Somini Sengupta and her colleague Alexander Villegas published a story yesterday that resonates with the explanations Amie and I gave friends and family about our original decision to live in Costa Rica. It also resonates with the decision we made recently to return. In 2010 when we moved to Kerala it was not clear when, or even if, we would be back here. But our work in India was intertwined with Costa Rica’s evergreen pioneering role in the global conversation about conservation. So we are back. And the evergreen is appreciated, especially in the way Costa Rica’s president and his wife tell the story within a story.
Despite it’s diminutive size, Costa Rica been at the forefront of the climate change conversation. While the country has only about 0.25% of the world’s landmass, it contains almost 5% of the world’s biodiversity. These statistics give both an added incentive to focus energies on shifting the juggernaut of climate change and the ecological soapbox from which to be heard.
Costa Rica has an infrastructural uphill climb, most specifically with transportation as is illustrated below, but the country has stood its ground successfully in the past. When we think of the country’s road network in the mid-1990s relative to the roads today, it gives one of many reasons to be optimistic:
SAN JOSÉ, Costa Rica — It’s a green big deal for a tiny sliver of a country. Costa Rica, population 5 million, wants to wean itself from fossil fuels by 2050, and the chief evangelist of the idea is a 38-year-old urban planner named Claudia Dobles who also happens to be the first lady.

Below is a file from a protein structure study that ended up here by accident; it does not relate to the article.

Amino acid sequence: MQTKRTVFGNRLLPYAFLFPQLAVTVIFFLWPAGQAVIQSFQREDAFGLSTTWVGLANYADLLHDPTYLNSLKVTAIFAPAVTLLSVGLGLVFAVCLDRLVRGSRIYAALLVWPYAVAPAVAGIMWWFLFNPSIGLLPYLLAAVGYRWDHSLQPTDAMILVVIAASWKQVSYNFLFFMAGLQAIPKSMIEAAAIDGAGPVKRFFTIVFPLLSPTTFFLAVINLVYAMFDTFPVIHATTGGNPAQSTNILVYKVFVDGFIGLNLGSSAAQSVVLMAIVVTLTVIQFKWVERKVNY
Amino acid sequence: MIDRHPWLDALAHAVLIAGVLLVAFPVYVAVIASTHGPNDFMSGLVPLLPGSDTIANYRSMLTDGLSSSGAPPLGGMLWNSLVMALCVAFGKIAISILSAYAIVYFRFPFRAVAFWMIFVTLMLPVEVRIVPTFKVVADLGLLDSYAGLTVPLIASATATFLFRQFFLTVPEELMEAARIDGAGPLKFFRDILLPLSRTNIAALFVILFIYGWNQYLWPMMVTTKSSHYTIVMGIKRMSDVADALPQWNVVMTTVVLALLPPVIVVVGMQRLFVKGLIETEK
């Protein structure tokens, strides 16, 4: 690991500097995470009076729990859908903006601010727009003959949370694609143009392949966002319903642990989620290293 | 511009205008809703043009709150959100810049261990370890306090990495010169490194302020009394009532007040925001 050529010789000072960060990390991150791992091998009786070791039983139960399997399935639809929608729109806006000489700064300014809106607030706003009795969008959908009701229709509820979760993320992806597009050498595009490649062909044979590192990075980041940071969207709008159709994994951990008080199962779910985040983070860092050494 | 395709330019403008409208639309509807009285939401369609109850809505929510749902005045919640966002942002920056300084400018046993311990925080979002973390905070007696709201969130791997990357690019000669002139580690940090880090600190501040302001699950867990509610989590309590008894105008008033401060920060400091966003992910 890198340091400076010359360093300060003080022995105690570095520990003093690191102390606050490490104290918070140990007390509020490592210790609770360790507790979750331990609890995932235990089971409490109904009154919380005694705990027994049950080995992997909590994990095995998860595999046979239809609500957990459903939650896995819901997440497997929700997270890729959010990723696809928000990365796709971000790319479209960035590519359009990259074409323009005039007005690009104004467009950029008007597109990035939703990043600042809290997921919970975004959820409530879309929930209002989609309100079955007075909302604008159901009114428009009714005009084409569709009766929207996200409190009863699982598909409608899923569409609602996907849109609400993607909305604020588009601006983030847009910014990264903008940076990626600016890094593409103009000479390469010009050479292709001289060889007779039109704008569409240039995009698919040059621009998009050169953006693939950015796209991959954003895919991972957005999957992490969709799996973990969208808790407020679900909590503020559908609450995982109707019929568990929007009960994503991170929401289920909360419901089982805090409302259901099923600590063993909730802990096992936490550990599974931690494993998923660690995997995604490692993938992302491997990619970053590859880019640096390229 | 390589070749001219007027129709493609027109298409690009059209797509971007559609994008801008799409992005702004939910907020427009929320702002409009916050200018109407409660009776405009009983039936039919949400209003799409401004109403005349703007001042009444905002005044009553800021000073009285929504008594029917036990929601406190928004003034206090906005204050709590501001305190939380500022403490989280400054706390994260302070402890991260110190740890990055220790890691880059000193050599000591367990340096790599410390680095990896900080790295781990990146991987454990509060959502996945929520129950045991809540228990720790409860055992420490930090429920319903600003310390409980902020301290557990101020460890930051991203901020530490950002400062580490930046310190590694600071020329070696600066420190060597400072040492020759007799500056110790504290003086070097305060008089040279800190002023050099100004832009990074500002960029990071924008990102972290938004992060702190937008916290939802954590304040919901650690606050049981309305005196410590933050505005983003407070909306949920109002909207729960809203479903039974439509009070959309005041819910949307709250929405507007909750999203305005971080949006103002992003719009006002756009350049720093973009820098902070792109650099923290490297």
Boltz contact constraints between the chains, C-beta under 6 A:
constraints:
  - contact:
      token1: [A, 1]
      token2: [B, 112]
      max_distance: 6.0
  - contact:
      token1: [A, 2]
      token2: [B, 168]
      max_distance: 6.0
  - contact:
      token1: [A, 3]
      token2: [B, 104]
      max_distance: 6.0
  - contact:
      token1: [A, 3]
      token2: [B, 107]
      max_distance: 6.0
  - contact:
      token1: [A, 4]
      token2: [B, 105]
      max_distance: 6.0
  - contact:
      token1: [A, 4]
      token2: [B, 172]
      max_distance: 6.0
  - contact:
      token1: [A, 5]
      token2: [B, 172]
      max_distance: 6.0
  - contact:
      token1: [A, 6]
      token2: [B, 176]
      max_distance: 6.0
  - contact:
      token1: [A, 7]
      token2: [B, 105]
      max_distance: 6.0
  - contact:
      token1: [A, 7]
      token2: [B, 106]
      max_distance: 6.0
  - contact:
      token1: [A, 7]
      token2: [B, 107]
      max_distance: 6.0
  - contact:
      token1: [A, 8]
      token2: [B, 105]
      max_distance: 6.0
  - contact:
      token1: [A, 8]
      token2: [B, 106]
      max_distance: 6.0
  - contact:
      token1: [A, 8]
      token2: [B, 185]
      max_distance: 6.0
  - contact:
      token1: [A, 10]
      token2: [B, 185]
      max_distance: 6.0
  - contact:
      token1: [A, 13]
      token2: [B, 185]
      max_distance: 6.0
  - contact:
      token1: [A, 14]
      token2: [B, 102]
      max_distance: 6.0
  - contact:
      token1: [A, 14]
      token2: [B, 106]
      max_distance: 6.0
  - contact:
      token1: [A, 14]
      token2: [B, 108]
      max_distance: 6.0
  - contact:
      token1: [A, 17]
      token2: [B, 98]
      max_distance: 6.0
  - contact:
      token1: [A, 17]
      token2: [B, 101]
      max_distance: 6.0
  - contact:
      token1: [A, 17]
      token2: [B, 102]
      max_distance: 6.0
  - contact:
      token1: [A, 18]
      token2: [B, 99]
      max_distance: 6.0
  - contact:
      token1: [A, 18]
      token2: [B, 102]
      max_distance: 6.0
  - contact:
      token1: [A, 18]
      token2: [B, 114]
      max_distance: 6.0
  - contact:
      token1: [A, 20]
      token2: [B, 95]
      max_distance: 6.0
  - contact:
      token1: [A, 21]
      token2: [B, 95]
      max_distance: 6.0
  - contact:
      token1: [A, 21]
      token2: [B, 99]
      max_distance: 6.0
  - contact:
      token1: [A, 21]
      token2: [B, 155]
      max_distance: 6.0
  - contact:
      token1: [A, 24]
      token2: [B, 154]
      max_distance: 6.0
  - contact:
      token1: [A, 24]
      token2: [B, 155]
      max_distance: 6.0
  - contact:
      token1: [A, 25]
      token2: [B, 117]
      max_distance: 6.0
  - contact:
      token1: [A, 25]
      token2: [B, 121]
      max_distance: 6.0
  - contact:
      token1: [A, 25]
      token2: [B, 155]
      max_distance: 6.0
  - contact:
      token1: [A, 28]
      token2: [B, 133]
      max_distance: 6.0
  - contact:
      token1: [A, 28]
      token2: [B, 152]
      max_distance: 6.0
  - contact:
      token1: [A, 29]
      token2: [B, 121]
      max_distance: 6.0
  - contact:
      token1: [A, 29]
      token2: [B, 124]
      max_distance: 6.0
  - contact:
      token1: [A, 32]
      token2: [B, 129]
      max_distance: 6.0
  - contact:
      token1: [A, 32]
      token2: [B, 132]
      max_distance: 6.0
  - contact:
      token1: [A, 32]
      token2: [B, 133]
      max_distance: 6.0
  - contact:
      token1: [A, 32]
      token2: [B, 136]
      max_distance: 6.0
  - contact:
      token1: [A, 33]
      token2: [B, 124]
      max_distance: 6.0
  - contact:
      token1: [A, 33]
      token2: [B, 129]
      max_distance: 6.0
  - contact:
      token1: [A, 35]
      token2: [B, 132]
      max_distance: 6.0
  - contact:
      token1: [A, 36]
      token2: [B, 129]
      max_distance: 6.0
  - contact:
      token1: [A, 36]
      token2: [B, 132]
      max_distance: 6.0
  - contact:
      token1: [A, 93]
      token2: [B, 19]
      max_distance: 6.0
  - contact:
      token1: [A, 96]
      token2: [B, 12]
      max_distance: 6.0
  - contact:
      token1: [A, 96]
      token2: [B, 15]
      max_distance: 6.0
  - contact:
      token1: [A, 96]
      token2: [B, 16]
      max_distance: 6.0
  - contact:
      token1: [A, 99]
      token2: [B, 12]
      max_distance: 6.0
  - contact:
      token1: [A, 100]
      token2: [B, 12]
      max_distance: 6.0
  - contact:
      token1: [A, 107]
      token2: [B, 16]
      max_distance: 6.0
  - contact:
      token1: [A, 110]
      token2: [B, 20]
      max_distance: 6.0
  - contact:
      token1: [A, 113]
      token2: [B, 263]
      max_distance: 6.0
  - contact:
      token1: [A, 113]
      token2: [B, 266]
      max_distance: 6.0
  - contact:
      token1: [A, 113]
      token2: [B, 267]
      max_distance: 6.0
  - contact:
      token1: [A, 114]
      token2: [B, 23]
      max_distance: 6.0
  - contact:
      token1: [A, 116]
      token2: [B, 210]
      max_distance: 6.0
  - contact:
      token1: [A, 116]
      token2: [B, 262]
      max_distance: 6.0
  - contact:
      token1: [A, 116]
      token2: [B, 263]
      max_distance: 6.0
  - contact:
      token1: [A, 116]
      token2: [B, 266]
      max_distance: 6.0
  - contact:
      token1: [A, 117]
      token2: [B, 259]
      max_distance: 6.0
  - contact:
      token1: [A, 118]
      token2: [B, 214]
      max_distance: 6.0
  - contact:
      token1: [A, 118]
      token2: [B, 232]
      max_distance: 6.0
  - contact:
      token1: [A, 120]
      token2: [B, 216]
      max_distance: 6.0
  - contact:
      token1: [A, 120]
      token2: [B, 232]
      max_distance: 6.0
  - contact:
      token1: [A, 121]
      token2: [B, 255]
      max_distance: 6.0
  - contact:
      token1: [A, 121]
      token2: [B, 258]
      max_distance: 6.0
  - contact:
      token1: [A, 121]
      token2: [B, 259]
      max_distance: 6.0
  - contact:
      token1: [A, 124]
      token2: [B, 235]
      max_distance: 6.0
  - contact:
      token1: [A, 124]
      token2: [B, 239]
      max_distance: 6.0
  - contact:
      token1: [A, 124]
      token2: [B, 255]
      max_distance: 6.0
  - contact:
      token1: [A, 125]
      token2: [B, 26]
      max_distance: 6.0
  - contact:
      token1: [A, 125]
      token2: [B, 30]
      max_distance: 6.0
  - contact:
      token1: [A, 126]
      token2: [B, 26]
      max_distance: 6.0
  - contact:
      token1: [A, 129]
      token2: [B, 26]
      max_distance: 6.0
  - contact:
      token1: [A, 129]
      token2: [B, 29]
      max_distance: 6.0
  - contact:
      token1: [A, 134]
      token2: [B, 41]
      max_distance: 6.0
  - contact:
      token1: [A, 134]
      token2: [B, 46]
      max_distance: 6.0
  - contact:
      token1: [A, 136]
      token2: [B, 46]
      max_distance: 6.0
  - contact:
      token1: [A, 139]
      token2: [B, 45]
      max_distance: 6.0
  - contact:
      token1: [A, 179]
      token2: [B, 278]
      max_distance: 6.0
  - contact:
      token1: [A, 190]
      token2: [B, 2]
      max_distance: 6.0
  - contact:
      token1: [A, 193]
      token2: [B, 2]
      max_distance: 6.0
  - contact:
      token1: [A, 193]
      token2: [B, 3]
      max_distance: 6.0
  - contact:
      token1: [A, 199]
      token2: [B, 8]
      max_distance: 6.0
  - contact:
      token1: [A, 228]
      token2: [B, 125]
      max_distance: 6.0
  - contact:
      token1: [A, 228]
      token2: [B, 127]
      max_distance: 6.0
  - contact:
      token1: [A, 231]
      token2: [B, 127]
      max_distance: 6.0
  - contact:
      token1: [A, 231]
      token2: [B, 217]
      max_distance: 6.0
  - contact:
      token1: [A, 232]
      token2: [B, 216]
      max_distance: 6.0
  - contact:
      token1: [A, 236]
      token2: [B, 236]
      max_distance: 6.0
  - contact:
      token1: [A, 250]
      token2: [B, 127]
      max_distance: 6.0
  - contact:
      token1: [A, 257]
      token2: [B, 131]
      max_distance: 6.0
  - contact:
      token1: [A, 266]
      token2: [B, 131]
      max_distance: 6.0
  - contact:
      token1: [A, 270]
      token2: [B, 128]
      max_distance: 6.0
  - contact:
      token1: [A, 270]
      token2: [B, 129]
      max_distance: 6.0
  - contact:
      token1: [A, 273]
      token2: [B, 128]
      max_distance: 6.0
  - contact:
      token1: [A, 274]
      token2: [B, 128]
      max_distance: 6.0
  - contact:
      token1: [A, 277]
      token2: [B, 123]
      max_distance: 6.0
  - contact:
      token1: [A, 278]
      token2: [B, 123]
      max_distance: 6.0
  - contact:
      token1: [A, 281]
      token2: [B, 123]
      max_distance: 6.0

Every country will have to aspire to something similar, scientists say, if the world is to avert the most dire consequences of global warming. And while Costa Rica’s carbon footprint is tiny compared to other countries, Ms. Dobles has a higher goal in mind: Getting rid of fossil fuels would show the world that a small country can be a leader on an awesome problem and improve the health and well-being of its citizens in the bargain.
It would, she said, combat a “sense of negativity and chaos” in the face of global warming. “We need to start providing answers.”Costa Rica’s green bid, though fraught with challenges, has a head start. Electricity comes largely from renewable sources already — chiefly hydropower, but also wind, solar and geothermal energy. The country has doubled its forest cover in the last 30 years, after decades of deforestation, so that half of its land surface is now covered with trees. That’s a huge carbon sink and a huge draw for tourists. Also, climate change is not a divisive political issue.
Now, if its decarbonization strategy succeeds, it could provide a road map to others, especially developing countries, showing how democratically elected leaders can grow their economies without relying on polluting sources of energy. But if it doesn’t work, in a country so small and politically stable, it would have equally profound consequences.
“If we can’t pull it off by 2050, it’s likely no other country can pull it off,” said Francisco Alpízar, an economist at the Tropical Agriculture Research and Higher Education Center in Turrialba, Costa Rica and a climate adviser to the government. “That would be really bad.”
Claudia Dobles said her first priority was to overhaul transportation, which accounts for most of Costa Rica’s greenhouse gas emissions. It is the largest single source of Costa Rica’s greenhouse gas emissions. The number of cars and motorcycles on the roads is growing fast, according to a survey by a nongovernmental group called State of the Nation. The average car in the country is 17 years old. Congestion is a huge problem; morning traffic in the San José metropolitan area moves at an average of less than 10 miles per hour. Afternoons are worse.